Fairview Health Systems Commitment to Healthy Behaviors

This past Monday, Fairview Health Services stopped selling sugary beverages in all of its hospitals, clinics and pharmacies. This includes all Fairview cafeterias, vending machines, gift shops and retail spaces. No soft drinks. No sugary sports drinks. Sugar-free syrups replaced all sugared syrups in coffee shops. While this doesn’t prohibit guests from bringing in their own sugary drinks, and some patients still might need a sugar-sweetened beverage due to a medical condition, Fairview Health Services has taken a definitive stand against sugar.

This announcement is definitely newsworthy. However, Fairview has been taking steady steps in “improving their community health strategy.” In 2016, Fairview was recognized by the Partnership for Healthier America (PHA) with the Healthier Future Award because of its efforts to provide healthy alternatives for its staff and patients. In the past year, Fairview Health Services has labeled all items with calorie and nutrition information, provided healthier items closer to check outs, removed fryers and all deep-fried foods, and is offering more than 350 selections that meet certain nutritional standards at each of its hospitals and clinics. It was a tremendous effort that puts a significant focus on creating positive behavior change.

By removing the temptations of sugar and fried foods, Fairview Health Services is providing options for healthier behaviors. By doing so they can also foster and grow their mission. Carolyn Jacobson, Chief Human Resources Officer, said it best,

“As a health system, it is important to model healthy behaviors when it comes to food and beverage options. It’s our mission to heal, discover and educate for longer, healthier lives.”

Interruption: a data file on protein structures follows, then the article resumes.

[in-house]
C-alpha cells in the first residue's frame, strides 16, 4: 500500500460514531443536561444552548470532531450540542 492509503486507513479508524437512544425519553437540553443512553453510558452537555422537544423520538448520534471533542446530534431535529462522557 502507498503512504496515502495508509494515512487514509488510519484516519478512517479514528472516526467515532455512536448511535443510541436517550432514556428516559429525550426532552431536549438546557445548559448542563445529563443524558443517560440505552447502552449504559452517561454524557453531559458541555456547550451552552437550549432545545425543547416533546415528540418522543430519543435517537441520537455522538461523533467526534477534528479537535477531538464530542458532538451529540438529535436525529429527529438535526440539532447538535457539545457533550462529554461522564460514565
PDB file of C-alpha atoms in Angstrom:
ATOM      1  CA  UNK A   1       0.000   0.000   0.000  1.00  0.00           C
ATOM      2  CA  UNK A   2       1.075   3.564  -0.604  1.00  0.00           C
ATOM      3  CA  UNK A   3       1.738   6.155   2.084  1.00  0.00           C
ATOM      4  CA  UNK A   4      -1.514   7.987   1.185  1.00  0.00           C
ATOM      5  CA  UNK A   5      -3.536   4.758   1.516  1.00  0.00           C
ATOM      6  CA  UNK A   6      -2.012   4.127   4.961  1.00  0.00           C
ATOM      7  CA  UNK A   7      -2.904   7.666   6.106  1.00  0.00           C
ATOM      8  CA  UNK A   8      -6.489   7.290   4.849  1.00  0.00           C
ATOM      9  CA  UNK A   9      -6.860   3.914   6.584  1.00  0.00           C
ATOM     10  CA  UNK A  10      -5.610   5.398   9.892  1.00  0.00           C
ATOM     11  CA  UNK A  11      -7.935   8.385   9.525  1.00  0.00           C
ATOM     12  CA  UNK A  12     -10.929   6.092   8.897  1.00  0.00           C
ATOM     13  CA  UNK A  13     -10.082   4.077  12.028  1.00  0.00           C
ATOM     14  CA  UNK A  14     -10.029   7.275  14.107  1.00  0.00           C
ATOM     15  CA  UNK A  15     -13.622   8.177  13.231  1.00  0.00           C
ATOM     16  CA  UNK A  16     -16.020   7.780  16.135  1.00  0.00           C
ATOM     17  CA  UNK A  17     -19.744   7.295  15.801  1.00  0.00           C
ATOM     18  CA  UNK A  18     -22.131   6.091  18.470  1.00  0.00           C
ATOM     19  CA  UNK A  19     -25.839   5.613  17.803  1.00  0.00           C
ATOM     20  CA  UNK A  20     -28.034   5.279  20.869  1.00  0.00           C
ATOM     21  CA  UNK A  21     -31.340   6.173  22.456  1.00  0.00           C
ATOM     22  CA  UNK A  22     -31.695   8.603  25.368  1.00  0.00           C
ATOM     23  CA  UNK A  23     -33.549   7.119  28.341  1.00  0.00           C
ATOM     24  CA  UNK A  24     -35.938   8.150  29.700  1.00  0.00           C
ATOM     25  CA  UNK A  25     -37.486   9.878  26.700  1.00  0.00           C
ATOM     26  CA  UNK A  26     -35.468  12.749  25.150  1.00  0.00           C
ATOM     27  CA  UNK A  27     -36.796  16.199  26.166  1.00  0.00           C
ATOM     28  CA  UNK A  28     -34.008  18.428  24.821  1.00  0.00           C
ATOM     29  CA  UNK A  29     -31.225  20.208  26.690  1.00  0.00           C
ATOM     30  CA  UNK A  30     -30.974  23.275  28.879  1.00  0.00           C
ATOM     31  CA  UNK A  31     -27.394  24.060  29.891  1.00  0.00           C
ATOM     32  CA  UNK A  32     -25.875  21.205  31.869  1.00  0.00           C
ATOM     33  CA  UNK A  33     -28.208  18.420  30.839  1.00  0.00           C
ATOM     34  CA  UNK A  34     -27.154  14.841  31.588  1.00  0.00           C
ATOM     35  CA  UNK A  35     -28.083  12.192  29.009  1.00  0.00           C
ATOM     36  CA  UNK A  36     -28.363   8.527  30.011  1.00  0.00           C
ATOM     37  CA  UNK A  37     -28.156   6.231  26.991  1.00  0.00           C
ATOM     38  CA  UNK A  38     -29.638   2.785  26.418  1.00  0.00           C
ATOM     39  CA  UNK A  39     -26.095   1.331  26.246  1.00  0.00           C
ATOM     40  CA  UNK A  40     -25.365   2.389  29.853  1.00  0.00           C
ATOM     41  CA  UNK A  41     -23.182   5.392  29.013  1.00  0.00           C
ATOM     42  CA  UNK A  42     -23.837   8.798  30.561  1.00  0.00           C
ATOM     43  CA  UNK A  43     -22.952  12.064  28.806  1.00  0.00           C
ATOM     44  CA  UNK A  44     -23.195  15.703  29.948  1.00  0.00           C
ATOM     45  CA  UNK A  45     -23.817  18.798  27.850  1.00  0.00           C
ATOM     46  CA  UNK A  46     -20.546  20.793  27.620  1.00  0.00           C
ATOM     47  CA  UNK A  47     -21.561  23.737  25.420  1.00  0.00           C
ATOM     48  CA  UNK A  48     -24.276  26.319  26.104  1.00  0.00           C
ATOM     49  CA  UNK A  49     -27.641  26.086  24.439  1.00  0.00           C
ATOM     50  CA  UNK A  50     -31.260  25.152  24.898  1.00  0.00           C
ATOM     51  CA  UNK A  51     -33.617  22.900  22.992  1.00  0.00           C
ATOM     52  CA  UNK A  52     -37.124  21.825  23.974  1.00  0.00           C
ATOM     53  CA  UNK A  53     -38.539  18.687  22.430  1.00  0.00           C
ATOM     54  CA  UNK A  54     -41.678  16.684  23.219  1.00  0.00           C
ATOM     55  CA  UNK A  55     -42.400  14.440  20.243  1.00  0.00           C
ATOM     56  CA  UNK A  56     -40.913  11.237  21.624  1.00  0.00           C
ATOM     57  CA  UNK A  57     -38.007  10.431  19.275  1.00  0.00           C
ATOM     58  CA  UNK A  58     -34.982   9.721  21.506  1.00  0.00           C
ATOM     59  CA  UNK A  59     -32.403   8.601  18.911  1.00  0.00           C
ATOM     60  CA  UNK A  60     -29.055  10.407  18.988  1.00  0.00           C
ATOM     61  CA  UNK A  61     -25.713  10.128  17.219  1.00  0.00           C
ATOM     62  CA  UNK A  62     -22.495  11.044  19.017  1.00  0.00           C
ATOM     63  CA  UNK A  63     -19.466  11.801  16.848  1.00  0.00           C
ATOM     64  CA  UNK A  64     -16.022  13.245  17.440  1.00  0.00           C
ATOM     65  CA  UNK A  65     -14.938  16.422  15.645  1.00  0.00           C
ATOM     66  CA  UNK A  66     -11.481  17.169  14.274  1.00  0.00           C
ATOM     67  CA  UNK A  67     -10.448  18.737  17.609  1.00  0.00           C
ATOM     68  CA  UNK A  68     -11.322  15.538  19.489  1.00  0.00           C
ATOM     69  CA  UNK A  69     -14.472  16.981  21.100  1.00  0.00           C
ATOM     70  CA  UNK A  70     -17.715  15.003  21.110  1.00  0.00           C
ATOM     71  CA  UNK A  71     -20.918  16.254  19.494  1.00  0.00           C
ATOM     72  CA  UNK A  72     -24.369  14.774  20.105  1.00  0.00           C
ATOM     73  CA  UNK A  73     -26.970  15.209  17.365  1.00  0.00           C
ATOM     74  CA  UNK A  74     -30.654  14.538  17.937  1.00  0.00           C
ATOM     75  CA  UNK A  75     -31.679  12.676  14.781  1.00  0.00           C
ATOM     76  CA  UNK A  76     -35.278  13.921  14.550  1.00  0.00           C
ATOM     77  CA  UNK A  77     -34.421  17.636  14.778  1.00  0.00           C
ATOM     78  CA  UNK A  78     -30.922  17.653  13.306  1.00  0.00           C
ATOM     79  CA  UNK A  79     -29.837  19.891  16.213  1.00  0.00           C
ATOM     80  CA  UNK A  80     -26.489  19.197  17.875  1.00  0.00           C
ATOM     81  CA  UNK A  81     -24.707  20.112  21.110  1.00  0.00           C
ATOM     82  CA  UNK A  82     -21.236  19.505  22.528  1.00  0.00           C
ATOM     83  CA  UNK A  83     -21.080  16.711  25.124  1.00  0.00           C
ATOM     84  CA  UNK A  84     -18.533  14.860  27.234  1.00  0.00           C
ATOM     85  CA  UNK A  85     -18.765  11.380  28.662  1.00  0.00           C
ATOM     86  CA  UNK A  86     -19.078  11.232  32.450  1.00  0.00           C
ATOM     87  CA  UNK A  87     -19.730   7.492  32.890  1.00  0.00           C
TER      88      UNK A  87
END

When brands take big steps to help guide consumers into healthy choices, there is always a push back at first. Pundits and naysayers say, “It won’t work. People will do what they want to do. They [the brand] will suffer the loss of customers and revenue. It’s a crazy stunt that will be undone when they realize the mistake.” But, these efforts resonate with Conscious Consumers.

When we started studying Conscious Consumers, we uncovered that people are looking for coaches, beacons and advisors to help guide the way. In our fast-paced world, Conscious Consumers look to experts to provide a healthy path of least resistance. It’s one less thing to think about and one less decision to make. In the case of Fairview and its removal of sugary drinks, it’s the adage of “If you can’t see it, you might not want it”.

Fairview is one of many big brands helping to influence positive, healthy behaviors. In October 2014, CVS Pharmacy stopped selling tobacco products in more than 7,600 stores nationwide. At the time, naysayers projected that CVS would lose millions in tobacco revenue. But, the exact opposite happened. CVS found that in the eight months after stopping the sale of tobacco products there was measurable, positive impact on public health. There was an additional one percent reduction in cigarette pack sales across all retailers in states where CVS Pharmacy had a 15 percent or greater share of the retail pharmacy market, compared to states with no CVS Pharmacy stores.

What’s the lesson?
We’ve written many times in this blog about how brands need to do more than just offer a service or product. We’ve uncovered many insights as to why Conscious Consumers are looking for transparency and place their dollars with companies who hold true to their promises. For health and wellness brands, the challenge and commitment to wellbeing goes deeper. Beyond being transparent, they need be advocates for healthy behaviors. They need to walk the walk and talk the talk. It’s these everyday commitments to healthy lifestyle choices that build brand trust and loyalty overtime. I applaud Fairview Health Services in their ongoing steps to influence healthy behaviors and I’m hopeful that others will follow suit.

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